I had applied for a company that does managed IT services so the question is quite fitting. It was asked by an HR recruiter who probably wasn't very technical herself.

I have trouble with questions out of context like this. For example is it assuming you know what is causing the problem but don't know how to fix it? In IT support most of the time you don't know how to fix something at first glance (i.e. you can't be 100% certain just from reading the comments in the ticket) so in a sense most of the time "I don't know how to fix something" but I'm guessing this isn't what the question is asking.

I ended up saying "I would do a Google Search or consult the internal knowledge database or documentation, depending on what the problem was. If that didn't work I would reach out to a colleague who may have more knowledge in the area." Was this good? Was this the kind of answer they were looking for?


3 Answers 3


This is a STAR format interview question:

It's generally 5 questions, 2 managers, and every question in the format:

Situation - Task - Action - Result

The Situation - Task are the questions they ask you.

The Action - Result is where you come in with examples, preferably unique and 99% of the time, not completely true (People Skills...).

It basically tests for what you do when things don't go according to plan.

The worst thing you can possibly do in these interviews is start the answer with the word "usually".

Your answer shows that you don't need to memorize things because you follow proper training that taught you how to look up your question in a knowledge base of any kind. The knowledge base isn't updated by you. It is accessed, and all you need to know is where to find it.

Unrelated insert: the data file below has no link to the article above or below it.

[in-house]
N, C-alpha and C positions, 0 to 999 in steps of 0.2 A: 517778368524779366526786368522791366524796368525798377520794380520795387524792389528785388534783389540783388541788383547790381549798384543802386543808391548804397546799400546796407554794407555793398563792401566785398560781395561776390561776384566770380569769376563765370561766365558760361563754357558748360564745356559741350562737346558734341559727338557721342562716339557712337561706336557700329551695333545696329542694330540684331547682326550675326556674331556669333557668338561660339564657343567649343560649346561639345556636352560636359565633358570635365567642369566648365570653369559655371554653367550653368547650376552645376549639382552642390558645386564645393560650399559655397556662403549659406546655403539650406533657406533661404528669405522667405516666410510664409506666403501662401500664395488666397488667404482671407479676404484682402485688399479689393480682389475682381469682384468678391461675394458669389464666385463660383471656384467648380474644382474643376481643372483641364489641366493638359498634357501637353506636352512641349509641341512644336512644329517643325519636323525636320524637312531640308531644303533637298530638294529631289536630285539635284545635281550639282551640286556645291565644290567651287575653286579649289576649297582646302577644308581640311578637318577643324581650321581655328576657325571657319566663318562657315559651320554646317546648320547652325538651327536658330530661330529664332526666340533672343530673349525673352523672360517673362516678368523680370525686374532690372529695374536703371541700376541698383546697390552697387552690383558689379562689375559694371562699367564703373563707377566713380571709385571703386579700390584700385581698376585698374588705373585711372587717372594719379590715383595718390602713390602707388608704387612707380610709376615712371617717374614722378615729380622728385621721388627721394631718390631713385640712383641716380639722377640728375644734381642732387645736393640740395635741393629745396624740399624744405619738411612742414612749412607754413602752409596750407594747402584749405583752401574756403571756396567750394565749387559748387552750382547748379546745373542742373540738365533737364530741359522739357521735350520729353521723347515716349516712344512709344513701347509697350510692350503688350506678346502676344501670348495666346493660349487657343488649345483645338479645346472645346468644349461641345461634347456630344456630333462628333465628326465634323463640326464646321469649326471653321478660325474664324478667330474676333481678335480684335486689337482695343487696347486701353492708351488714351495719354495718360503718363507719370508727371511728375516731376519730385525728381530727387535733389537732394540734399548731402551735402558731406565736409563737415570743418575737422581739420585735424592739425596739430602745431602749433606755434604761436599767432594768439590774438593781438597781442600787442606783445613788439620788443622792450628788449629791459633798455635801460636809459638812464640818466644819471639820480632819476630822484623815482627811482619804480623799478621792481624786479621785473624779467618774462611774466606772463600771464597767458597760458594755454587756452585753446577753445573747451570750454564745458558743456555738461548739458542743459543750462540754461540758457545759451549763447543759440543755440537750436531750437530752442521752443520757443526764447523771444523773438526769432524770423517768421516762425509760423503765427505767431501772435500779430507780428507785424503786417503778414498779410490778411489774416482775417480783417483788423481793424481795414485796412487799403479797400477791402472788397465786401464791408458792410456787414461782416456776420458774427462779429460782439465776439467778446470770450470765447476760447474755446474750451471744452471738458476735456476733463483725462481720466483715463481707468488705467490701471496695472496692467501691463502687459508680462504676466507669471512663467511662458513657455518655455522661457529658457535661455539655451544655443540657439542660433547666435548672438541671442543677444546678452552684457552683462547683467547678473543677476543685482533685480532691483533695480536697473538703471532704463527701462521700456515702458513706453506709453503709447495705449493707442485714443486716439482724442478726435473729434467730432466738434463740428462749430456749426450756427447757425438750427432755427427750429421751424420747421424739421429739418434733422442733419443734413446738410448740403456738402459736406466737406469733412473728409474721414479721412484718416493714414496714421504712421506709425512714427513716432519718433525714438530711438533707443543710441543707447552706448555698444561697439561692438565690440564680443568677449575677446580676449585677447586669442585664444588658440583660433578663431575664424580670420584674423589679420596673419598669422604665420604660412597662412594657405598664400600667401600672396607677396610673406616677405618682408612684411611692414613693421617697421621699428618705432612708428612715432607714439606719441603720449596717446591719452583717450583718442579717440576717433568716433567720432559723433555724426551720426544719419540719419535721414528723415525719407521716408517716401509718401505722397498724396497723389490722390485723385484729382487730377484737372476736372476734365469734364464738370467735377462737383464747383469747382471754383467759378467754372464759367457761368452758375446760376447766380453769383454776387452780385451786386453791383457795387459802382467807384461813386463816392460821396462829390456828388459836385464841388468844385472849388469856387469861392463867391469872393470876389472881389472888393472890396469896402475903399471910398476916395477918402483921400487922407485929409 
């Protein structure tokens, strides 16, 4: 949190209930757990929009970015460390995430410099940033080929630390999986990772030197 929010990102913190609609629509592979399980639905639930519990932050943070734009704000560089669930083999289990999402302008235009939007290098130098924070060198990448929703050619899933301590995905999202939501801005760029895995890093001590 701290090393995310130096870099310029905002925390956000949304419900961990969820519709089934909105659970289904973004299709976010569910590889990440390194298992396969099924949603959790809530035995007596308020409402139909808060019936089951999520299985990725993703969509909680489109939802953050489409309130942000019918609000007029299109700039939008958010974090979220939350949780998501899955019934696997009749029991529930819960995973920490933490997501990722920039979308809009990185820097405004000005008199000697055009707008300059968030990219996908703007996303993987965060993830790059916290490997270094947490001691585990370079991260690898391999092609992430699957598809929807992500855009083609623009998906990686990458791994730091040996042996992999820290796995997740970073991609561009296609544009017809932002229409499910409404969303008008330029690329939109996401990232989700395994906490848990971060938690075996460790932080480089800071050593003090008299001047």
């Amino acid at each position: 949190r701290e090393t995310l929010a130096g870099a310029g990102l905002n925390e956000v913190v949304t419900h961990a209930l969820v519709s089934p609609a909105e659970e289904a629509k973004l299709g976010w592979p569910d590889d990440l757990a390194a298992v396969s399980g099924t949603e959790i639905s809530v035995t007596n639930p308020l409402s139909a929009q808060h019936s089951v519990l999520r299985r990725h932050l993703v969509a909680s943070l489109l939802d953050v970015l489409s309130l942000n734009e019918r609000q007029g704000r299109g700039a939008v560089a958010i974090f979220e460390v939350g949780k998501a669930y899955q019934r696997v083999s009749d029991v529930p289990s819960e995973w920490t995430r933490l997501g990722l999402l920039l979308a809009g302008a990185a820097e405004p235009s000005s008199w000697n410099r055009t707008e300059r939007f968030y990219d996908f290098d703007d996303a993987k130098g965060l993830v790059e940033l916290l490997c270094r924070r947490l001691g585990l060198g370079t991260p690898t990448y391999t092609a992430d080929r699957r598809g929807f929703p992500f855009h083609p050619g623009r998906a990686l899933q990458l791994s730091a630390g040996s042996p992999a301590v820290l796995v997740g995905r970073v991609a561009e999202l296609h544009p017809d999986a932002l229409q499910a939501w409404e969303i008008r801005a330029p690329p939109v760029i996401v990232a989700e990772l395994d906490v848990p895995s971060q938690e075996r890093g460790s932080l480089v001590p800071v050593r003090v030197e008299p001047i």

+1 with Corporate

You followed that up by telling them if that didn't work, you also know how to follow the proper chain of command which keeps you from bothering people that don't need to be bothered (Managers...) and those above (Supervisors...) look like they didn't train you correctly.

+10 with Corporate

2 unique examples in order to address the question at 2 different levels, instead of a "usually I..." answer.

An interview usually went, how you feel it went. YOU are YOUR best indicator. What do you think?

  • 1
    I'm not sure what you mean with "don't need to be bothered and those beneath look bad." Is that sentence missing a verb maybe? Or could you add a few more words to explain that part? :)
    – Erik
    Commented Feb 19, 2021 at 6:56
  • 2
    very knowledgeable answer
    – Fattie
    Commented Feb 19, 2021 at 14:20
  • 1
    @Erik Updated to reflect meaning. =)
    – suchislife
    Commented Feb 19, 2021 at 15:06
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    I agree with the understanding of the STAR format but disagree that he gave a good answer - no effort at self experimenting or troubleshooting, all looking for external sources for a solution. Qualifies as junior only.
    – mxyzplk
    Commented Feb 19, 2021 at 15:14
  • 2